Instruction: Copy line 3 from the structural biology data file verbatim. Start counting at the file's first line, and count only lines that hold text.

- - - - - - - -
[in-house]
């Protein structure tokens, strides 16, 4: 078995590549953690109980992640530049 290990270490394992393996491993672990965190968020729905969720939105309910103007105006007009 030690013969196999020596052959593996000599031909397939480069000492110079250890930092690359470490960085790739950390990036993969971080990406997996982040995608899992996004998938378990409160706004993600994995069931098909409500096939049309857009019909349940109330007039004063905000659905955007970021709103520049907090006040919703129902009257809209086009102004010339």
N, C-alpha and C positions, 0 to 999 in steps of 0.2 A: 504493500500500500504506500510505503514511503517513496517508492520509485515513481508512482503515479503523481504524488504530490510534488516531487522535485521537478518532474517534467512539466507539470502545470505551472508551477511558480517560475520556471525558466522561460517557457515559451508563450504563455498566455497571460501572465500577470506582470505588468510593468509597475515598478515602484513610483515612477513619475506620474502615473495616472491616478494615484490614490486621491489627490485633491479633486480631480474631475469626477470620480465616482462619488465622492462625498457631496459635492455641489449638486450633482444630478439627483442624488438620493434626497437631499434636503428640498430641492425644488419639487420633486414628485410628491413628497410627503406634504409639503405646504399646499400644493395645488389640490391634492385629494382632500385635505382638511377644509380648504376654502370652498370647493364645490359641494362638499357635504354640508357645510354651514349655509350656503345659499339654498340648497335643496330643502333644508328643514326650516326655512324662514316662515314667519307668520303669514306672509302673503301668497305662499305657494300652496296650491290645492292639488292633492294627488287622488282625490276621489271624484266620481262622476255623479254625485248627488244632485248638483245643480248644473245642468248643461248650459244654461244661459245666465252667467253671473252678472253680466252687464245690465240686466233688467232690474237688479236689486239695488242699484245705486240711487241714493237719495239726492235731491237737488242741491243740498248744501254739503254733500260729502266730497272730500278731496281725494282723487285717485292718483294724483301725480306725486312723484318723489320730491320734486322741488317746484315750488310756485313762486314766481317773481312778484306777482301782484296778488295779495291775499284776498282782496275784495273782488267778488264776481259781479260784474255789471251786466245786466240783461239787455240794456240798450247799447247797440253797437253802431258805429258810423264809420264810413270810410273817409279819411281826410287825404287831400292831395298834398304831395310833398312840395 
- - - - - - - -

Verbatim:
N, C-alpha and C positions, 0 to 999 in steps of 0.2 A: 504493500500500500504506500510505503514511503517513496517508492520509485515513481508512482503515479503523481504524488504530490510534488516531487522535485521537478518532474517534467512539466507539470502545470505551472508551477511558480517560475520556471525558466522561460517557457515559451508563450504563455498566455497571460501572465500577470506582470505588468510593468509597475515598478515602484513610483515612477513619475506620474502615473495616472491616478494615484490614490486621491489627490485633491479633486480631480474631475469626477470620480465616482462619488465622492462625498457631496459635492455641489449638486450633482444630478439627483442624488438620493434626497437631499434636503428640498430641492425644488419639487420633486414628485410628491413628497410627503406634504409639503405646504399646499400644493395645488389640490391634492385629494382632500385635505382638511377644509380648504376654502370652498370647493364645490359641494362638499357635504354640508357645510354651514349655509350656503345659499339654498340648497335643496330643502333644508328643514326650516326655512324662514316662515314667519307668520303669514306672509302673503301668497305662499305657494300652496296650491290645492292639488292633492294627488287622488282625490276621489271624484266620481262622476255623479254625485248627488244632485248638483245643480248644473245642468248643461248650459244654461244661459245666465252667467253671473252678472253680466252687464245690465240686466233688467232690474237688479236689486239695488242699484245705486240711487241714493237719495239726492235731491237737488242741491243740498248744501254739503254733500260729502266730497272730500278731496281725494282723487285717485292718483294724483301725480306725486312723484318723489320730491320734486322741488317746484315750488310756485313762486314766481317773481312778484306777482301782484296778488295779495291775499284776498282782496275784495273782488267778488264776481259781479260784474255789471251786466245786466240783461239787455240794456240798450247799447247797440253797437253802431258805429258810423264809420264810413270810410273817409279819411281826410287825404287831400292831395298834398304831395310833398312840395 